The Components

TODO: talk about composition vs. inheritance and how this isn’t a real ECS whatever that means…​

Our components will be plain structs with related bits of data and not much else. Each Object will have some (or all or none) of the components attached and that will drive their behaviour. Only things with the Fighter component will be able to attack or be attacked, for example.

Let’s create the Fighter component. It will have hit points, maximum hit points (for healing), defense and attack power.

// combat-related properties and methods (monster, player, NPC).
#[derive(Clone, Copy, Debug, PartialEq)]
struct Fighter {
    max_hp: i32,
    hp: i32,
    defense: i32,
    power: i32,
}

Next is the component for monster artificial intelligence. For now, it will not carry any data, but we’ll soon remedy that.

#[derive(Clone, Debug, PartialEq)]
enum Ai {
    Basic,
}

And update the Object definition:

struct Object {
    x: i32,
    y: i32,
    char: char,
    color: Color,
    name: String,
    blocks: bool,
    alive: bool,
    fighter: Option<Fighter>,  (1)
    ai: Option<Ai>,  (2)
}
1 Added the Fighter component
2 Added the Ai component

and Object::new:

pub fn new(x: i32, y: i32, char: char, name: &str, color: Color, blocks: bool) -> Self {
    Object {
        x: x,
        y: y,
        char: char,
        color: color,
        name: name.into(),
        blocks: blocks,
        alive: false,
        fighter: None,  (1)
        ai: None,  (2)
    }
}
1 Initialise the Fighter component to None
2 Initialise the Ai component to None

This means that the newly-created objects will not have any components. We can add them ourselves, though!

First the player:

player.fighter = Some(Fighter {
    max_hp: 30,
    hp: 30,
    defense: 2,
    power: 5,
});

(you’ll need to make the player variable mutable because we’re changing it now)

And next the monsters. Each monster will get a Fighter component as well as the Ai one. In place_objects where the monsters are defined:

let mut monster = if rand::random::<f32>() < 0.8 {
    // 80% chance of getting an orc
    // create an orc
    let mut orc = Object::new(x, y, 'o', "orc", DESATURATED_GREEN, true);
    orc.fighter = Some(Fighter {
        max_hp: 10,
        hp: 10,
        defense: 0,
        power: 3,
    });
    orc.ai = Some(Ai::Basic);
    orc
} else {
    // create a troll
    let mut troll = Object::new(x, y, 'T', "troll", DARKER_GREEN, true);
    troll.fighter = Some(Fighter {
        max_hp: 16,
        hp: 16,
        defense: 1,
        power: 4,
    });
    troll.ai = Some(Ai::Basic);
    troll
};

AI

We went through all this trouble and yet nothing happens? Let’s fix that by actually using our newly-minted components! The monsters have been growling for too long and are ready to fight now.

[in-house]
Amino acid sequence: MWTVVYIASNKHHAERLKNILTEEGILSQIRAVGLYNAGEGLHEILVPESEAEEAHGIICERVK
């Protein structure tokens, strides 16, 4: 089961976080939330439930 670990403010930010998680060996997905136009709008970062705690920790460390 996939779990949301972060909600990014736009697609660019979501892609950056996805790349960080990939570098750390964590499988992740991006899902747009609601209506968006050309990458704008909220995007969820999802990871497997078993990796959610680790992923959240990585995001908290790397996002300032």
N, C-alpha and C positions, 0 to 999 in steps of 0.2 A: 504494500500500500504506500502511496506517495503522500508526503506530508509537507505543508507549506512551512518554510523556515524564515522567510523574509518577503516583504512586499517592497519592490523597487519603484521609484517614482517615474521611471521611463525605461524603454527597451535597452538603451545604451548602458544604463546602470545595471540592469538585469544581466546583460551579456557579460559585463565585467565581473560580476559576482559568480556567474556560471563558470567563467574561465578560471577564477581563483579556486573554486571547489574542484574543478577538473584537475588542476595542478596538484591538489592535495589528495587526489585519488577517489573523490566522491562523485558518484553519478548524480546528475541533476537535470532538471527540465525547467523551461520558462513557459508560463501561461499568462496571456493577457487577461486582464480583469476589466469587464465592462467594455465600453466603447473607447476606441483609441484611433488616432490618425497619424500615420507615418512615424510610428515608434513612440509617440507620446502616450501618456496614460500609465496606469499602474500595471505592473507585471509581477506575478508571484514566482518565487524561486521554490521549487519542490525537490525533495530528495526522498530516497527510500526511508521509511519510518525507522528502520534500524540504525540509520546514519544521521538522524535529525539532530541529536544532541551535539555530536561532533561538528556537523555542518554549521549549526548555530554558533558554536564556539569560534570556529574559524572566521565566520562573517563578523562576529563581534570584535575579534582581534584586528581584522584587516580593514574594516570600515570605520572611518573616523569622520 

We’ll start by creating a function that will cause an object (monster, usually) to move towards a position (the player’s coordinates, usually).

fn move_towards(id: usize, target_x: i32, target_y: i32, map: &Map, objects: &mut [Object]) {
    // vector from this object to the target, and distance
    let dx = target_x - objects[id].x;
    let dy = target_y - objects[id].y;
    let distance = ((dx.pow(2) + dy.pow(2)) as f32).sqrt();

    // normalize it to length 1 (preserving direction), then round it and
    // convert to integer so the movement is restricted to the map grid
    let dx = (dx as f32 / distance).round() as i32;
    let dy = (dy as f32 / distance).round() as i32;
    move_by(id, dx, dy, map, objects);
}

Next we’ll add a method on Object that will tell us the distance to another object.

/// return the distance to another object
pub fn distance_to(&self, other: &Object) -> f32 {
    let dx = other.x - self.x;
    let dy = other.y - self.y;
    ((dx.pow(2) + dy.pow(2)) as f32).sqrt()
}

All right, let’s use them to implement some basic behaviour: if the monster is close, it will attack, otherwise it will move closer.

fn ai_take_turn(monster_id: usize, tcod: &Tcod, game: &Game, objects: &mut [Object]) {
    // a basic monster takes its turn. If you can see it, it can see you
    let (monster_x, monster_y) = objects[monster_id].pos();
    if tcod.fov.is_in_fov(monster_x, monster_y) {
        if objects[monster_id].distance_to(&objects[PLAYER]) >= 2.0 {
            // move towards player if far away
            let (player_x, player_y) = objects[PLAYER].pos();
            move_towards(monster_id, player_x, player_y, &game.map, objects);
        } else if objects[PLAYER].fighter.map_or(false, |f| f.hp > 0) {
            // close enough, attack! (if the player is still alive.)
            let monster = &objects[monster_id];
            println!(
                "The attack of the {} bounces off your shiny metal armor!",
                monster.name
            );
        }
    }
}

But for any of this to have effect, we need to call it from the main loop:

// let monsters take their turn
if objects[PLAYER].alive && player_action != PlayerAction::DidntTakeTurn {
    for id in 0..objects.len() {
        if objects[id].ai.is_some() {
            ai_take_turn(id, &tcod, &game, &mut objects);
        }
    }
}

When you test it now, you can see the monsters following you around and trying to attack you.

The whole code is available here.

Sword-fighting

The quest for some epic medieval combat is coming to an end! We will now write the actual functions to attack and take damage, and replace those silly placeholders with the meaty stuff. The "meaty stuff" is deliberately simple. This is so you can easily change it with your own damage system, whatever it may be.

pub fn take_damage(&mut self, damage: i32) {
    // apply damage if possible
    if let Some(fighter) = self.fighter.as_mut() {